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Twelve Ways of Looking at Frank Lloyd Wright

 
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Paul Ringstrom



Joined: 17 Sep 2005
Posts: 3713
Location: Mason City, IA

PostPosted: Sat Aug 05, 2017 1:14 pm    Post subject: Twelve Ways of Looking at Frank Lloyd Wright Reply with quote

Twelve Ways of Looking at Frank Lloyd Wright, by Martin Filler
in the New York Review of Books
August 17, 2017 issue (subscription necessary)

excerpt: Few things are more satisfying in the arts than unjustly forgotten figures at last accorded a rightful place in the canon.
Then there are the perennially celebrated artists who are so important that they must be presented anew to each successive generation,
a daunting task for museums, especially encyclopedic ones that are expected to revisit the major masters over and over again while finding
fresh reasons for their relevance. Yet the Museum of Modern Art’s exhibition “Frank Lloyd Wright at 150: Unpacking the Archive” was a more
hazardous proposition than its universally beloved subject might indicate.

Martin Filler is the 2017 recipient of the Stephen A. Kliment ­Oculus Award, given by the New York Chapter of the American Institute of
Architects, for his architecture criticism, which has appeared in these pages since 1985.

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Owner of the G. Curtis Yelland House (1910), by Wm. Drummond


Last edited by Paul Ringstrom on Sat Aug 05, 2017 8:22 pm; edited 2 times in total
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Roderick Grant



Joined: 29 Mar 2006
Posts: 7483

PostPosted: Sat Aug 05, 2017 1:22 pm    Post subject: Reply with quote

I cannot tell from the excerpt where Mr. Fuller was going with this, but in general, I believe that architecture criticism, like all critique, is of very limited value, and Never objective. (We here certainly are not!) But he does have a point about digging up long-forgotten artists and reviewing their contributions to world culture.
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Rood



Joined: 30 Oct 2010
Posts: 891
Location: Goodyear, AZ 85338

PostPosted: Sat Aug 05, 2017 5:20 pm    Post subject: Reply with quote

http://www.nybooks.com/articles/2017/08/17/twelve-ways-of-looking-at-frank-lloyd-wright/?utm_medium=email&utm_campaign=NYR%20Frank%20Lloyd%20Wright%20Christians%20and%*&utm_content=NYR%20Frank%20Lloyd%20Wright%20Christians%20and%*+CID_747b6f6792cd93779974f09b6f4c4a21&utm_source=Newsletter&utm_term=Twelve%20Ways%20of%20Looking%20at%20Frank%20Lloyd%20Wright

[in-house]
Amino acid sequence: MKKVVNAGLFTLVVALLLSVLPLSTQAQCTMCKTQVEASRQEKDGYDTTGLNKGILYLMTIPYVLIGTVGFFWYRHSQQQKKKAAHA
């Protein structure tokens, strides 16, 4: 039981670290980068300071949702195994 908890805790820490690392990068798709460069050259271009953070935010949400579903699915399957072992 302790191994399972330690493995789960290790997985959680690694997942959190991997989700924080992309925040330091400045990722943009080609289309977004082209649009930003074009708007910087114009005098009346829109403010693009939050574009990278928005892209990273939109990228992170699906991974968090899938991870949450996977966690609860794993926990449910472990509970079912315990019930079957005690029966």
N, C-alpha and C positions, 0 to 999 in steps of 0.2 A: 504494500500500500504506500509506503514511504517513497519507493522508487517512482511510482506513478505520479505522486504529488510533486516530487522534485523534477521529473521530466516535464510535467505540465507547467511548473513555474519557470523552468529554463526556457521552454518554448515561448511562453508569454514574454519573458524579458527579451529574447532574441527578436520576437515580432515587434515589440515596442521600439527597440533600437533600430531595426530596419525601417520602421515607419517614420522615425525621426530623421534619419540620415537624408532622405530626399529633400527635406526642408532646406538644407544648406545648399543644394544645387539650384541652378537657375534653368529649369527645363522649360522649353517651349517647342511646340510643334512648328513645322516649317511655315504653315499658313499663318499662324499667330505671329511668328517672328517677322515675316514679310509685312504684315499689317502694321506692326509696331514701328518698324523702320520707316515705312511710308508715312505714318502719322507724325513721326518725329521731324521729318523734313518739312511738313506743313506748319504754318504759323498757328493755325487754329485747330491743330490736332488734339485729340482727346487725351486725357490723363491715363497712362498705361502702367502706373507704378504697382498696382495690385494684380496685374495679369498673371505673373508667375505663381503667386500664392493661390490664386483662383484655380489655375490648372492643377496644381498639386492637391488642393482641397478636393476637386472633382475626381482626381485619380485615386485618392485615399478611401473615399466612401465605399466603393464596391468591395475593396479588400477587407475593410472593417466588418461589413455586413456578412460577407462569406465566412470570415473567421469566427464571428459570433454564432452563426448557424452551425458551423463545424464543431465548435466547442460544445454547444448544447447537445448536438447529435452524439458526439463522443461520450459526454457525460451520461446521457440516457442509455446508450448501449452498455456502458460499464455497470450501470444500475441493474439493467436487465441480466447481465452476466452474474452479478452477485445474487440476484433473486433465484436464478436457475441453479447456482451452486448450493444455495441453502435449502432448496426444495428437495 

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SDR



Joined: 17 Jun 2006
Posts: 14297
Location: San Francisco

PostPosted: Sat Aug 05, 2017 11:22 pm    Post subject: Reply with quote

I've been among the first, here, to throw cold water on architectural criticism -- even on some of what architects find to say about their own work.

But isn't it a bit large to suggest that "all critique . . . is of very limited value" ? I suppose it is "never objective"; opinion is not, by definition, objective, nor is it evidence of fact.

Hasn't critique been one of the means at hand -- from time immemorial, as they say -- by which understanding of fact has been achieved ?

SDR
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peterm



Joined: 13 Mar 2008
Posts: 5587
Location: Chicago, Il.---Oskaloosa, Ia.

PostPosted: Sun Aug 06, 2017 1:02 am    Post subject: Reply with quote

The responsible critic is an advocate, an advocate for the audience, for the consumer, and for values like integrity, honesty, truth, justice, beauty...

I think we need more critics, not fewer, and more people who value the improvement of their own critical thinking skills. We can surely agree that it's important to question the quality or objectivity of some criticism, but to dismiss it outright is to bury one's head in the sand.

Btw- The article is excellent and informative...
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SDR



Joined: 17 Jun 2006
Posts: 14297
Location: San Francisco

PostPosted: Sun Aug 06, 2017 9:09 am    Post subject: Reply with quote

Should the critic not be neutral toward his subject ? Isn't critique a branch of journalism -- at its best, the unbiased eye of a disinterested observer, seeking truth as a does any scientist ?

To me, the advocate is always on the lookout for the best angle to a story; the defense attorney is an advocate, analogous to a PR man. That's not what I seek in critique of, for instance,
an art form or its practice. Critique of that sort is to be found in the coffee table book, not in the journal of letters ?

With the death of Olgivanna "Lloyd" Wright, Wrightians were free to speak their minds about Mr Wright and his work. To their credit, Edgar Tafel and Curtis Besinger wrote about Wright
without pandering or puffery; one has the feeling that there is no filter between the reader and the subject.

SDR
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peterm



Joined: 13 Mar 2008
Posts: 5587
Location: Chicago, Il.---Oskaloosa, Ia.

PostPosted: Sun Aug 06, 2017 9:29 am    Post subject: Reply with quote

Neutrality is a lofty goal when critiquing any art form. But a set of values can help inform a perspective. This is what I mean by advocacy.

The layman can say he prefers a McMansion to Frank Lloyd Wright. The critic must carefully outline why that might not be the best choice. That is advocacy. Because to analyze merely from a "neutral, unbiased" point of view, it's easy and somewhat inevitable to argue and conclude that the two types are equal.